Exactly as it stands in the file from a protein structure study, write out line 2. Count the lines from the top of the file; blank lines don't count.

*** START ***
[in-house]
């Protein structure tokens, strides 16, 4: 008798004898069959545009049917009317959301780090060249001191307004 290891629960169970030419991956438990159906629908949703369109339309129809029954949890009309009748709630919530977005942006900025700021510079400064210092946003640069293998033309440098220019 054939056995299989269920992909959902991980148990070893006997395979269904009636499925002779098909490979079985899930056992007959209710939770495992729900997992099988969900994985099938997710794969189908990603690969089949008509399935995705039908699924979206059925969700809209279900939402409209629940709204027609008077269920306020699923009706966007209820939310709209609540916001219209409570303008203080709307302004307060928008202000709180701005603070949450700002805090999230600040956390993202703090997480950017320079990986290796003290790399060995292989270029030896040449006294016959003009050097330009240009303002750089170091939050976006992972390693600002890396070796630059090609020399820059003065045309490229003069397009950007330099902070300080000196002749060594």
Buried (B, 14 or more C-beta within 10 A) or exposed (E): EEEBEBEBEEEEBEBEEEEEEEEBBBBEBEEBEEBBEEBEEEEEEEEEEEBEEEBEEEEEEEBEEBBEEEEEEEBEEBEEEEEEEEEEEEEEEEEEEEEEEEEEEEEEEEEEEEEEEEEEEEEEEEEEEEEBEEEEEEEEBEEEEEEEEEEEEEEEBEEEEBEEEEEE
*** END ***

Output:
């Protein structure tokens, strides 16, 4: 008798004898069959545009049917009317959301780090060249001191307004 290891629960169970030419991956438990159906629908949703369109339309129809029954949890009309009748709630919530977005942006900025700021510079400064210092946003640069293998033309440098220019 054939056995299989269920992909959902991980148990070893006997395979269904009636499925002779098909490979079985899930056992007959209710939770495992729900997992099988969900994985099938997710794969189908990603690969089949008509399935995705039908699924979206059925969700809209279900939402409209629940709204027609008077269920306020699923009706966007209820939310709209609540916001219209409570303008203080709307302004307060928008202000709180701005603070949450700002805090999230600040956390993202703090997480950017320079990986290796003290790399060995292989270029030896040449006294016959003009050097330009240009303002750089170091939050976006992972390693600002890396070796630059090609020399820059003065045309490229003069397009950007330099902070300080000196002749060594």